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Digital Public Space: Data Guides

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Mo McRoberts Mo McRoberts | 09:00 UK time, Wednesday, 18 April 2012

Last year, my colleagues in BBC Archive Development and I wrote some blog posts about the Digital Public Space project, which uses Semantic Web technology as a way to help unlock the value in the archives of the BBC and other publicly-funded institutions.

Since those posts, our efforts have been focussed upon delivering the technology platform for a joint project with Arts Council England called “The Space” which will be available between May and October this year.

However, we haven’t lost sight of the vision for the Digital Public Space project, and I wanted to share with you a piece of work which has come from that.

When we spoke with project partners - and others - about publishing data in a form which makes it possible to have journeys through machine-readable catalogue data similar to the journeys through human-oriented documents that we normally experience on the Web, the reaction was overwhelmingly positive, but organisations weren’t necessarily sure about the nuts and bolts of actually doing it.

As a short-term measure, we were able to take catalogue data in whatever form they were able to provide it in and convert it through a semi-automated process to RDF linked data sets, but this was a fairly resource-intensive process and far from ideal. A longer-term goal was for partners to be able to publish these sets themselves.

To help with this, we’ve produced two short guides which we’ve distributed to partners. The first covers the basics of constructing good identifiers for things and the mechanics of publishing data in a variety of formats (including transparently publishing data alongside human-readable web pages); the second is about publishing data sets specifically.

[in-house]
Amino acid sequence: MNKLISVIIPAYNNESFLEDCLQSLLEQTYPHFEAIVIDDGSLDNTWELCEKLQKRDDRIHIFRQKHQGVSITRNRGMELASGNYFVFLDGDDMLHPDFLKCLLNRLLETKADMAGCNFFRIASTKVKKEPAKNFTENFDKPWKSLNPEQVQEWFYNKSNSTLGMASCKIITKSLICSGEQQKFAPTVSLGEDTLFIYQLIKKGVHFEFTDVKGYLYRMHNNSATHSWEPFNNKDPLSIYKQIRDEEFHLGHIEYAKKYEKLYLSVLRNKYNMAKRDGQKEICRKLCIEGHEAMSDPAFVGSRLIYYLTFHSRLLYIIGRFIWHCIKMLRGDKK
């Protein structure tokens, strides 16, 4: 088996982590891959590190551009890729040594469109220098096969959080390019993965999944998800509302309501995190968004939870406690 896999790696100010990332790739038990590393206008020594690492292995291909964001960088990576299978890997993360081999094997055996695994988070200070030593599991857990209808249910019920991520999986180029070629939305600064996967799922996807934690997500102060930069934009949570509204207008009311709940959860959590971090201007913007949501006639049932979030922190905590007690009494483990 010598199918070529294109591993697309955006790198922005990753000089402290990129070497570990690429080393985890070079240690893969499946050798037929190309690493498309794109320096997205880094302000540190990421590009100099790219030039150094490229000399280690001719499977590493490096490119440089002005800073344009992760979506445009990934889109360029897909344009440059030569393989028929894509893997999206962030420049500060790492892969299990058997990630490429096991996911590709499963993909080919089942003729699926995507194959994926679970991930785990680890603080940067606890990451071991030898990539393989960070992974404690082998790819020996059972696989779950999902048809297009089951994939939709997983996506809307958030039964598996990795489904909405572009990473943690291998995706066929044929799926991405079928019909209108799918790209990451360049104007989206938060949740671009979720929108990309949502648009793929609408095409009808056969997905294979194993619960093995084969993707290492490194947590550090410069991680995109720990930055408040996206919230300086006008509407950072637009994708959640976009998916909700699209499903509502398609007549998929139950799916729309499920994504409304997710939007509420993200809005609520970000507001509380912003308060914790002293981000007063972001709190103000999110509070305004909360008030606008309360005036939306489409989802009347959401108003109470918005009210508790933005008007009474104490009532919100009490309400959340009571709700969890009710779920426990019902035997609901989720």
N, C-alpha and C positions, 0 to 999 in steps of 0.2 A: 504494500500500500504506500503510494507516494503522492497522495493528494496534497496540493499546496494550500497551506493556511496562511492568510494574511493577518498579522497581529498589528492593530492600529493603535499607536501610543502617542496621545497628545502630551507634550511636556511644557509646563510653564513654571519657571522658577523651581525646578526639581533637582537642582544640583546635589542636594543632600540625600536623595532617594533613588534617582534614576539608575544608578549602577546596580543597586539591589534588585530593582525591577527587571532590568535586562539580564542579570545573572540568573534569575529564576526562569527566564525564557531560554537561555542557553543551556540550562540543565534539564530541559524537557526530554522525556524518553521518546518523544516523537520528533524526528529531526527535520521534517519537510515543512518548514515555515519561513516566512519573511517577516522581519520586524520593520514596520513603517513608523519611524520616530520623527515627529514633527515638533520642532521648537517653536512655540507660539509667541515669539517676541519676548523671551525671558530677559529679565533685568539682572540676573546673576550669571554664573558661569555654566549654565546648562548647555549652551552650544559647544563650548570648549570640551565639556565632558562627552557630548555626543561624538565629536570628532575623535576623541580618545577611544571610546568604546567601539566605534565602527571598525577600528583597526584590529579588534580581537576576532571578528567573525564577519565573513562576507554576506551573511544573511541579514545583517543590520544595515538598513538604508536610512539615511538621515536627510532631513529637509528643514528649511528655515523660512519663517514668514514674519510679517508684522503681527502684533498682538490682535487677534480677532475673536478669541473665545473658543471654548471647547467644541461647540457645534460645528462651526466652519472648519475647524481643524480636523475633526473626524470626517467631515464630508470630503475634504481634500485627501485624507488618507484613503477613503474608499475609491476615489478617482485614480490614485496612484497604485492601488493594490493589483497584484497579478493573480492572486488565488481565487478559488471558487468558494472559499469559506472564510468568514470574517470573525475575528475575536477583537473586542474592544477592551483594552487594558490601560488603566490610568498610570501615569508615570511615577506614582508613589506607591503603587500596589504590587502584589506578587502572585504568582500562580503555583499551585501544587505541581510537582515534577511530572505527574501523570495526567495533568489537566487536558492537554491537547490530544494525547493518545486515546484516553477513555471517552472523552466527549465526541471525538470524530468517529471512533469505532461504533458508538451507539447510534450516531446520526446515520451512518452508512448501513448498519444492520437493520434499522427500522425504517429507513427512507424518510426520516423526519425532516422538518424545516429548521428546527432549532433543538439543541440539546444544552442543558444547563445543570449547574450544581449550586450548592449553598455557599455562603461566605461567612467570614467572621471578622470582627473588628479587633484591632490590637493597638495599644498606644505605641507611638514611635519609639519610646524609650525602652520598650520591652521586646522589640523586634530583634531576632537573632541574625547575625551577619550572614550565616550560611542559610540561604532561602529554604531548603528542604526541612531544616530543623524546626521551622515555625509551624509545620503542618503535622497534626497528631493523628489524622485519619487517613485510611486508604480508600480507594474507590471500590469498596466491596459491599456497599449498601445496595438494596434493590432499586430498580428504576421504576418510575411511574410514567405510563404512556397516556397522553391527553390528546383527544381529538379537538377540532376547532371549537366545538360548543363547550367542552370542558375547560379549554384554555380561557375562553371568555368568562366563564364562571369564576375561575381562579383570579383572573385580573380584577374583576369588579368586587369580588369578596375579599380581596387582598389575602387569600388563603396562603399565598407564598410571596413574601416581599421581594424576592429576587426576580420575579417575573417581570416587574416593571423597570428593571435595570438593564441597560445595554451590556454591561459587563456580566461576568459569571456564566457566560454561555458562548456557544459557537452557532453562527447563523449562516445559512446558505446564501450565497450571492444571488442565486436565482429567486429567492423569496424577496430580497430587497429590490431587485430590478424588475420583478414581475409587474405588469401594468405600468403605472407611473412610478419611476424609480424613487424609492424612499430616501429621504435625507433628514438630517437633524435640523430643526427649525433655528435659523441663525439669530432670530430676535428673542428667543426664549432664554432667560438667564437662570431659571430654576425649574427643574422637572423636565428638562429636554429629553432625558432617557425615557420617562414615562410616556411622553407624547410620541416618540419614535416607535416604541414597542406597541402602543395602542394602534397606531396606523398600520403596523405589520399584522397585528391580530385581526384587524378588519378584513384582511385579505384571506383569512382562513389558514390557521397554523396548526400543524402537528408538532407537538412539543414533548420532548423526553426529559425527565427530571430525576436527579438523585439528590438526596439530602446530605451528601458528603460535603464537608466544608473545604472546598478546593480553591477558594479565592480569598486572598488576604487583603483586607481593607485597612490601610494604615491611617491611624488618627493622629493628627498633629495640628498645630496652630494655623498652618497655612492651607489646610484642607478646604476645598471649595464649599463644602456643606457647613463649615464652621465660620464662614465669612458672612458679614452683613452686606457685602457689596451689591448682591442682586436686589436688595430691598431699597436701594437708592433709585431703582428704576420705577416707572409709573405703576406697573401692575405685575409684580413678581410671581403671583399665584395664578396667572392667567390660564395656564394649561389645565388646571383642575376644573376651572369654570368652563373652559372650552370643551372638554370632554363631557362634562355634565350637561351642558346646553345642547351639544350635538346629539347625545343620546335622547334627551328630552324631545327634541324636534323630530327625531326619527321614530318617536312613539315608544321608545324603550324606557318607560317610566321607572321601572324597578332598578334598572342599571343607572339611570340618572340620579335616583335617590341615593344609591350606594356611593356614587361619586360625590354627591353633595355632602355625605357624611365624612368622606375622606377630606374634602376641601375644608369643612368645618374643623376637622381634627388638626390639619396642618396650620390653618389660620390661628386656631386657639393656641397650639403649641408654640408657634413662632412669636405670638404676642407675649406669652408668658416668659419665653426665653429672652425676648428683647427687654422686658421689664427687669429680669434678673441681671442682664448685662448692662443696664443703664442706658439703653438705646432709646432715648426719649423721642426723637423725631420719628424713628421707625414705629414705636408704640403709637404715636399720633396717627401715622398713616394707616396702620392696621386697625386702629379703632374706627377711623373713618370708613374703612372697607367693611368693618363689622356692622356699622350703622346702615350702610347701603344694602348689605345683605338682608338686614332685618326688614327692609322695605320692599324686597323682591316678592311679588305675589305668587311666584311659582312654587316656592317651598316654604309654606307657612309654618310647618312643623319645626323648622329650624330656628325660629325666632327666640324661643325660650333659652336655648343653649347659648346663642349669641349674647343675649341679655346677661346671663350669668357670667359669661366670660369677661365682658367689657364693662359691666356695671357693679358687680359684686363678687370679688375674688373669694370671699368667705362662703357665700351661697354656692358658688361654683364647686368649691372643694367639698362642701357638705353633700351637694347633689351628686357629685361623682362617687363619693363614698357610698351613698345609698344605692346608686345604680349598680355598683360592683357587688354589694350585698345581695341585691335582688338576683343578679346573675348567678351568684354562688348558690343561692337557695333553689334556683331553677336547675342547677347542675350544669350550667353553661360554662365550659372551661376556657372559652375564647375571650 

Both guides seek to capture best practice, and aren’t intended to lay down hard-and-fast rules. Because they’re applicable to anybody wishing to publish linked data, not just the Digital Public Space project partners, we’re making them available to download for anybody who might find them useful.

Naturally, we welcome feedback on these guides, and will look to incorporate suggestions into any future versions that we produce.

Mo McRoberts is an analyst in BBC Archive Development


  • Comment number 1.

    Great guides. I'd never heard of the Content-Location header before - it seems quite useful. Do you know of any sites actually using it? I've checked /music, /programmes and /sport but can't see any of them using it.

  • Comment number 2.

    Hi Luke,

    Content-Location is indeed useful (although there’s an open question still as to whether relative identifiers within documents, such as those expressed via rdf:ID, are relative to the Content-Location or the Request-URI).

    I don’t know of BBC products which use it (for a variety of possible reasons, including it not becoming a better-known technique until recently), but if you use Apache’s mod_negotiation to serve static files in a variety of representations, it will generate the header for you (other web servers are available).


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